Healthy Environment, Healthy Community, Healthy Business

Environment Protection Authority

A new record for Newcastle winter air quality

Media release: 24 October 2016

Air quality in the Newcastle region during the 2016 winter season was the best it has been in four years, according to the latest air quality results released by the NSW Office of Environment and Heritage (OEH) and the Environment Protection Authority (EPA).

There were no days during winter where pollution levels spiked above national limits with levels of nitrogen dioxide, sulfur dioxide, ammonia, PM10 and PM 2.5 particles all remaining below benchmark concentrations.

EPA Acting Director Hunter Karen Marler said the higher than average rainfall that fell across the region this winter was significant in helping to keep pollution levels lower than in previous years.

“Pollution levels are traditionally lower during winter compared to other seasons but last year PM10 levels were over the benchmark on one day at Carrington and on three days at Stockton – that didn’t happen this year.”

“The Newcastle region experienced the third-highest winter rainfall on record for NSW this winter and, combined with the predominant north-west winds blowing offshore, helped keep pollution levels low right across the region,” Ms Marler said.

The EPA has also been involved in overseeing a range of upgrade work at Orica’s ammonium nitrate plant at Stockton aimed to reduce air emissions from the plant’s prill tower.

As part of a three-year EPA Pollution Reduction Program the company has begun using different prill heads, under different production rates and has reduced fan speeds by 80 per cent, all of which appears to be helping to reduce PM2.5 fine particles in the local area.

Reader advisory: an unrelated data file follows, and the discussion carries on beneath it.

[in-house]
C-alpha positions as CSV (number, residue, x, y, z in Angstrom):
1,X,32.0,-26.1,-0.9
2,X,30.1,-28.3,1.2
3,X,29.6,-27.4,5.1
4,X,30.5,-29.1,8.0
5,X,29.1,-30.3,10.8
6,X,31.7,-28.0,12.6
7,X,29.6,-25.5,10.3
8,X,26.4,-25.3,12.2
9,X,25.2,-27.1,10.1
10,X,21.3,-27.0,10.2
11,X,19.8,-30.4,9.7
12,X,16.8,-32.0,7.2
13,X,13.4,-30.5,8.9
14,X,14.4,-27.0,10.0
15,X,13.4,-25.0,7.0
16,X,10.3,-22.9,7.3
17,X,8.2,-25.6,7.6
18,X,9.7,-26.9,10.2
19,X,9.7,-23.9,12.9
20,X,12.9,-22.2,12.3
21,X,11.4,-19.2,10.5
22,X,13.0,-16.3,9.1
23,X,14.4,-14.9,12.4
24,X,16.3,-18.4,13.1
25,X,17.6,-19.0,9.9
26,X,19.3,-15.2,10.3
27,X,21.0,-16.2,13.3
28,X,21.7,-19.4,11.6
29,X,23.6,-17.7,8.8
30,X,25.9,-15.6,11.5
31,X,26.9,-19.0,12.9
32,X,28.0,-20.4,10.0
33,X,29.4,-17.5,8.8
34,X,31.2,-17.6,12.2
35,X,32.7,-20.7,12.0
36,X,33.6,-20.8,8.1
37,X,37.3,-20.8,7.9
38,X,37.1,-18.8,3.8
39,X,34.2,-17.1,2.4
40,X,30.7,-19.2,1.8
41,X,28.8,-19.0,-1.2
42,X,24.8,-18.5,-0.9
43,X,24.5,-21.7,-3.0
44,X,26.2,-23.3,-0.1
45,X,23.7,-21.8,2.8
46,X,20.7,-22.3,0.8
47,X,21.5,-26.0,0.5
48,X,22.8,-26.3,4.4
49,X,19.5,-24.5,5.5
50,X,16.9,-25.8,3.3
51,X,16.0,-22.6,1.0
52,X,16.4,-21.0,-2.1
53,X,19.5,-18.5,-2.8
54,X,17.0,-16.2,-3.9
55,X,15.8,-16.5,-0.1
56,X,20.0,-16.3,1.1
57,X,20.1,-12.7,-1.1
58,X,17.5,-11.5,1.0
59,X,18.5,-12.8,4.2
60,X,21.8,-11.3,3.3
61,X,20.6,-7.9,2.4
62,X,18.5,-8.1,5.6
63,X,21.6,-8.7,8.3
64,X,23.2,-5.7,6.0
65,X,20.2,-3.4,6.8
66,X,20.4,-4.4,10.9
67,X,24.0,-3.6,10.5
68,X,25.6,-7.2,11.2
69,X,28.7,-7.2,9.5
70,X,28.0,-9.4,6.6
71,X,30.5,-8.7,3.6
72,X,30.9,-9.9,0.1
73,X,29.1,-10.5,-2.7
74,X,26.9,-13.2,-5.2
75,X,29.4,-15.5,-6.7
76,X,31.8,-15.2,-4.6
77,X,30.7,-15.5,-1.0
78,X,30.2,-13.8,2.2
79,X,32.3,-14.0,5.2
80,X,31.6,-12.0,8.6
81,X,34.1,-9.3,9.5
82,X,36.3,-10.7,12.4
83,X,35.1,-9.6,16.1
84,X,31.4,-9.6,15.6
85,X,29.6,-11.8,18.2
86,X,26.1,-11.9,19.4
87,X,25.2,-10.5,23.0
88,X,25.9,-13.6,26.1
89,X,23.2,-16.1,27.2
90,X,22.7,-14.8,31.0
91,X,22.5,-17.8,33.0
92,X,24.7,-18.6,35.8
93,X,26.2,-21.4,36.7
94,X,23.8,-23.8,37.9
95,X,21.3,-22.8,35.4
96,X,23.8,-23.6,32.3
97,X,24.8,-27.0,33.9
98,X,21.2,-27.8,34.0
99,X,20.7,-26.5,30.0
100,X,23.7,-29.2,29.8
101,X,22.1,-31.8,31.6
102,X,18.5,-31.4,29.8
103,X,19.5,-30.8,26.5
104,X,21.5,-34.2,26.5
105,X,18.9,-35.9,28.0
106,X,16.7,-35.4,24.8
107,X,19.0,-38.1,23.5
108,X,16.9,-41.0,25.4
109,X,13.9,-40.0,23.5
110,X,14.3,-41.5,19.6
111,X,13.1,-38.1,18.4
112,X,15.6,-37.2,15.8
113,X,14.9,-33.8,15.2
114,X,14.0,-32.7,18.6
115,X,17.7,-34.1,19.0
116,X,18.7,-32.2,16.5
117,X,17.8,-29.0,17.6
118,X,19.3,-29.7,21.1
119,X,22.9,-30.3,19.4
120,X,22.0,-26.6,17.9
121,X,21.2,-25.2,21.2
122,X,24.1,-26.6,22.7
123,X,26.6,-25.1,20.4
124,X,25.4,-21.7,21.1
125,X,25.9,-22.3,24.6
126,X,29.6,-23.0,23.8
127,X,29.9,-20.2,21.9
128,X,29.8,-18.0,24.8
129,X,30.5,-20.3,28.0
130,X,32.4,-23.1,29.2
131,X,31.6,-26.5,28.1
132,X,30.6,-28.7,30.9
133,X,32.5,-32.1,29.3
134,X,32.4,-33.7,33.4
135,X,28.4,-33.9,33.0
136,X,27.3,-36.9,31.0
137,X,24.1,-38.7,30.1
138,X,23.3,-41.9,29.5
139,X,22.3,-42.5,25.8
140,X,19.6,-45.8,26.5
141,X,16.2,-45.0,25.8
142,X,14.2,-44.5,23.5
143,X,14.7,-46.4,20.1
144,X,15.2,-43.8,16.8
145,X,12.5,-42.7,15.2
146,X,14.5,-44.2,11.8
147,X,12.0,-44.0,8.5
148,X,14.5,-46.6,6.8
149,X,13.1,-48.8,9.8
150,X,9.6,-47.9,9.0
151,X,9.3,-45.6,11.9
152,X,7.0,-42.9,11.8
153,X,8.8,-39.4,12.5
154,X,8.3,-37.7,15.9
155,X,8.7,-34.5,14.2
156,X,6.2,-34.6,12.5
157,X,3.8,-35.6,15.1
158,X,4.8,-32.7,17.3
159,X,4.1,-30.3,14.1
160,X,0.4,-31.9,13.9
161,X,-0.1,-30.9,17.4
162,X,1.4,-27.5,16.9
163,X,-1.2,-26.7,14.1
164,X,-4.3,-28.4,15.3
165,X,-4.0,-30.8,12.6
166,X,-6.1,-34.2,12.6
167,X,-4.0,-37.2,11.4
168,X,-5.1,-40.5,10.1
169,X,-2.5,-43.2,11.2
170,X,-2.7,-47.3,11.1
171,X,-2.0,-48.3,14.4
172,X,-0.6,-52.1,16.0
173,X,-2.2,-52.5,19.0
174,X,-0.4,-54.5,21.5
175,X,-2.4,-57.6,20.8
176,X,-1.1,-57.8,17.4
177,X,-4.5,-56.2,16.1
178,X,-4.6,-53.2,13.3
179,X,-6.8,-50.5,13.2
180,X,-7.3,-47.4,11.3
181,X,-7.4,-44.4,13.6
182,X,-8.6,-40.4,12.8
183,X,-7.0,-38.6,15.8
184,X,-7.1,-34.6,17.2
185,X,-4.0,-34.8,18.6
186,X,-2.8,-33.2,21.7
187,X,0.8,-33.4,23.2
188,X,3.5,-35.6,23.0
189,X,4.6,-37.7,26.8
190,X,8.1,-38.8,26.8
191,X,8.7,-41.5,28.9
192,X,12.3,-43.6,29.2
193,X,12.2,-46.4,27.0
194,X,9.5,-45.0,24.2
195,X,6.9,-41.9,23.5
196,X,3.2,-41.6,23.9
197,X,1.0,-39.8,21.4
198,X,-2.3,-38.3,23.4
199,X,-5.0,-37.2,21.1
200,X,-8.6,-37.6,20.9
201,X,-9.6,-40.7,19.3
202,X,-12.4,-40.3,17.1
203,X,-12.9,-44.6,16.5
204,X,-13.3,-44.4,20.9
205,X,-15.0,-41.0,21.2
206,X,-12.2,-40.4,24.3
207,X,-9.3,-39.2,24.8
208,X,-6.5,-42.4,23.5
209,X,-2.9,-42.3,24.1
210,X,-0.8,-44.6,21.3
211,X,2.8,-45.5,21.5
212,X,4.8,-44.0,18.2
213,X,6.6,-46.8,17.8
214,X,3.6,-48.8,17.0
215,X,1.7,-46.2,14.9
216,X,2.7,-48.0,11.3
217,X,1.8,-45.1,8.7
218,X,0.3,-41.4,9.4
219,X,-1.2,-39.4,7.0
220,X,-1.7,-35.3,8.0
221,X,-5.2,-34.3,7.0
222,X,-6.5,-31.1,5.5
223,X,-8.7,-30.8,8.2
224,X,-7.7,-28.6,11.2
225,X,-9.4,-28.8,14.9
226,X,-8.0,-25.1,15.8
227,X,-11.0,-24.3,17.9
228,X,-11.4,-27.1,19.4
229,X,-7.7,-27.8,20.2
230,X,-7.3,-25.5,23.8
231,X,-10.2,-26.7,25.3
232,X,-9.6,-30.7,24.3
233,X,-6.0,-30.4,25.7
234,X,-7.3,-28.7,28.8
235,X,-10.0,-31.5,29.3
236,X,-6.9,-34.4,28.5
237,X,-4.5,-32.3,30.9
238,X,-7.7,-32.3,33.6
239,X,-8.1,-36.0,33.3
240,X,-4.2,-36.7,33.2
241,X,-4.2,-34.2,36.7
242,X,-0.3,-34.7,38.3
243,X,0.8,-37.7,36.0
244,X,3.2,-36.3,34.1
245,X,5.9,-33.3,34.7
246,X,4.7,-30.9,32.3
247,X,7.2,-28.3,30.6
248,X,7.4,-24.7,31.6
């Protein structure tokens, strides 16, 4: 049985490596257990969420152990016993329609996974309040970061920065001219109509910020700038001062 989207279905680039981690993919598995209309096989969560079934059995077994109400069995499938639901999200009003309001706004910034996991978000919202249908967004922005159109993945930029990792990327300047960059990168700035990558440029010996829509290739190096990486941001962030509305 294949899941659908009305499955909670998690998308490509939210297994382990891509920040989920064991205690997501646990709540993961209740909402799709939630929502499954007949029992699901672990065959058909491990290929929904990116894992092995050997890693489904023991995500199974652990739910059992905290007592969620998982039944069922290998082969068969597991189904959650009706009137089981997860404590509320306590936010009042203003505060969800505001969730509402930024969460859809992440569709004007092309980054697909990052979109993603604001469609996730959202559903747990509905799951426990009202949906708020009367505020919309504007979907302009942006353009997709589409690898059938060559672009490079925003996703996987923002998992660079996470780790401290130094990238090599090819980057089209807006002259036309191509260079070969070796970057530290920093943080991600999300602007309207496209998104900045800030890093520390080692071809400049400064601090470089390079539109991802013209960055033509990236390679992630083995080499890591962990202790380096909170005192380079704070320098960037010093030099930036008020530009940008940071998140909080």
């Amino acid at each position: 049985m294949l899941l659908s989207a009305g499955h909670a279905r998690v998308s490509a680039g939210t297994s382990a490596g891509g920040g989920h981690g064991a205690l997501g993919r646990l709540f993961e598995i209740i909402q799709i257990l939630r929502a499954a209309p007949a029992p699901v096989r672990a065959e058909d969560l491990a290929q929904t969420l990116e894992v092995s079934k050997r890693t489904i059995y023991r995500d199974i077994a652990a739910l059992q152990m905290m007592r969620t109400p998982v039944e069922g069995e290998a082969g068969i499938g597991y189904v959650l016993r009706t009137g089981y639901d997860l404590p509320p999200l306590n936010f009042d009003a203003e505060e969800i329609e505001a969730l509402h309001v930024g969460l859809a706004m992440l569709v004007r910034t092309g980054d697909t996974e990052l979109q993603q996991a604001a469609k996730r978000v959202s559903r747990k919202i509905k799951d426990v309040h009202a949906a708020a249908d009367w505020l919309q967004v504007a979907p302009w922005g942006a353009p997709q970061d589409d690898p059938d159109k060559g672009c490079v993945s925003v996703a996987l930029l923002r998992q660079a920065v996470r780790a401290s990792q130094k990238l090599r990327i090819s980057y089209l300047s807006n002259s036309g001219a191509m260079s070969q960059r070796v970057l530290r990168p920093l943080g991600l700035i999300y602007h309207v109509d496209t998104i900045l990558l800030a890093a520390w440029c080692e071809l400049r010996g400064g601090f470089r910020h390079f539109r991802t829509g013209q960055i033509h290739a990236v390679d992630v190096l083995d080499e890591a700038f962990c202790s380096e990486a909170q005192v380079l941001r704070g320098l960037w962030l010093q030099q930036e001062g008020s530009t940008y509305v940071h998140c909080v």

The EPA will continue to work with industry and the community to improve air quality across the Hunter region.

The winter air quality report captured air quality data from 1 June 2016 to 31 August 2016. Results were compiled by the NSW Office of Environment and Heritage and were presented at the October meeting of the EPA’s Newcastle Community Consultative Committee on the Environment.

To download a copy of the report in full visit the OEH website:


PM10: particles less than or equal to 10 micrometres in diameter.

PM2.5: particles less than or equal to 2.5 micrometres in diameter.

The Newcastle and Hunter air quality monitoring networks: The Office of Environment and Heritage operates six air quality monitoring stations in Newcastle and the Lower Hunter and 14 across the Upper Hunter region. The network is designed to provide real time information about local air quality. The information is published in 1 hour and 24 hour intervals on the OEH website and local residents can also sign up to receive SMS alerts about their local air quality. More information is available on the OEH website.

Contact: Public Affairs

Page last updated: 24 October 2016